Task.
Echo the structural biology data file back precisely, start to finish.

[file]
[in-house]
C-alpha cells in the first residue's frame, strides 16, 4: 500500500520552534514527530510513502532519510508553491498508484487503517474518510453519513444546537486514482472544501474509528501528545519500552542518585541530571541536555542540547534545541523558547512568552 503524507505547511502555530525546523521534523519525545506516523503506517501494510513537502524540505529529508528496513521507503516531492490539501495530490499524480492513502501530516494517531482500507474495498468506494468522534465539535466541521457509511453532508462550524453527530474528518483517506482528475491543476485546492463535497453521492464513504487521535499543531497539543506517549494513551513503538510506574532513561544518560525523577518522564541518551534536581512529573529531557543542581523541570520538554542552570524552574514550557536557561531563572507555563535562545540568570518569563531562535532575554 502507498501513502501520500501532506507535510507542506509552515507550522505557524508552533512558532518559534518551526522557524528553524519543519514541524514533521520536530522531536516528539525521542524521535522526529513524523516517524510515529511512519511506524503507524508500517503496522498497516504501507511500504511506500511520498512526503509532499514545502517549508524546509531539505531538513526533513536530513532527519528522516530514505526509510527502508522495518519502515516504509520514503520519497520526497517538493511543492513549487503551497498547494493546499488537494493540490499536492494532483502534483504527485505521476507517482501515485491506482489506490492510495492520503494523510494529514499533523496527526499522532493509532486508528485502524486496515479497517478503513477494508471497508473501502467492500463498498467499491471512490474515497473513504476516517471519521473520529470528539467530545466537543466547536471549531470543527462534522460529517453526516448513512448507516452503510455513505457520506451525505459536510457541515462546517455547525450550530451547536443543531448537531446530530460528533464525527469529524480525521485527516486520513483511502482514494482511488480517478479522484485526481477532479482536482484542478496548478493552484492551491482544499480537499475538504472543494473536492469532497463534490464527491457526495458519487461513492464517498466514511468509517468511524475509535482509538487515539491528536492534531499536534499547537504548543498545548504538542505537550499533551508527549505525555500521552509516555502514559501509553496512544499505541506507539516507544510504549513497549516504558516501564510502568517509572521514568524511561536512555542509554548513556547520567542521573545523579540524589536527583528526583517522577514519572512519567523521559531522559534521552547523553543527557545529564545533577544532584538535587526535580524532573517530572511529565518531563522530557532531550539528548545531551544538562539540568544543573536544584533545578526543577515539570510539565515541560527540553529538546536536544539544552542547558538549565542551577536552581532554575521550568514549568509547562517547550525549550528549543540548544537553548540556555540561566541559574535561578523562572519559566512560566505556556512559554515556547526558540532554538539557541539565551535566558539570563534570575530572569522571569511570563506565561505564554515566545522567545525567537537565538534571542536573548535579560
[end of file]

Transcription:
[in-house]
C-alpha cells in the first residue's frame, strides 16, 4: 500500500520552534514527530510513502532519510508553491498508484487503517474518510453519513444546537486514482472544501474509528501528545519500552542518585541530571541536555542540547534545541523558547512568552 503524507505547511502555530525546523521534523519525545506516523503506517501494510513537502524540505529529508528496513521507503516531492490539501495530490499524480492513502501530516494517531482500507474495498468506494468522534465539535466541521457509511453532508462550524453527530474528518483517506482528475491543476485546492463535497453521492464513504487521535499543531497539543506517549494513551513503538510506574532513561544518560525523577518522564541518551534536581512529573529531557543542581523541570520538554542552570524552574514550557536557561531563572507555563535562545540568570518569563531562535532575554 502507498501513502501520500501532506507535510507542506509552515507550522505557524508552533512558532518559534518551526522557524528553524519543519514541524514533521520536530522531536516528539525521542524521535522526529513524523516517524510515529511512519511506524503507524508500517503496522498497516504501507511500504511506500511520498512526503509532499514545502517549508524546509531539505531538513526533513536530513532527519528522516530514505526509510527502508522495518519502515516504509520514503520519497520526497517538493511543492513549487503551497498547494493546499488537494493540490499536492494532483502534483504527485505521476507517482501515485491506482489506490492510495492520503494523510494529514499533523496527526499522532493509532486508528485502524486496515479497517478503513477494508471497508473501502467492500463498498467499491471512490474515497473513504476516517471519521473520529470528539467530545466537543466547536471549531470543527462534522460529517453526516448513512448507516452503510455513505457520506451525505459536510457541515462546517455547525450550530451547536443543531448537531446530530460528533464525527469529524480525521485527516486520513483511502482514494482511488480517478479522484485526481477532479482536482484542478496548478493552484492551491482544499480537499475538504472543494473536492469532497463534490464527491457526495458519487461513492464517498466514511468509517468511524475509535482509538487515539491528536492534531499536534499547537504548543498545548504538542505537550499533551508527549505525555500521552509516555502514559501509553496512544499505541506507539516507544510504549513497549516504558516501564510502568517509572521514568524511561536512555542509554548513556547520567542521573545523579540524589536527583528526583517522577514519572512519567523521559531522559534521552547523553543527557545529564545533577544532584538535587526535580524532573517530572511529565518531563522530557532531550539528548545531551544538562539540568544543573536544584533545578526543577515539570510539565515541560527540553529538546536536544539544552542547558538549565542551577536552581532554575521550568514549568509547562517547550525549550528549543540548544537553548540556555540561566541559574535561578523562572519559566512560566505556556512559554515556547526558540532554538539557541539565551535566558539570563534570575530572569522571569511570563506565561505564554515566545522567545525567537537565538534571542536573548535579560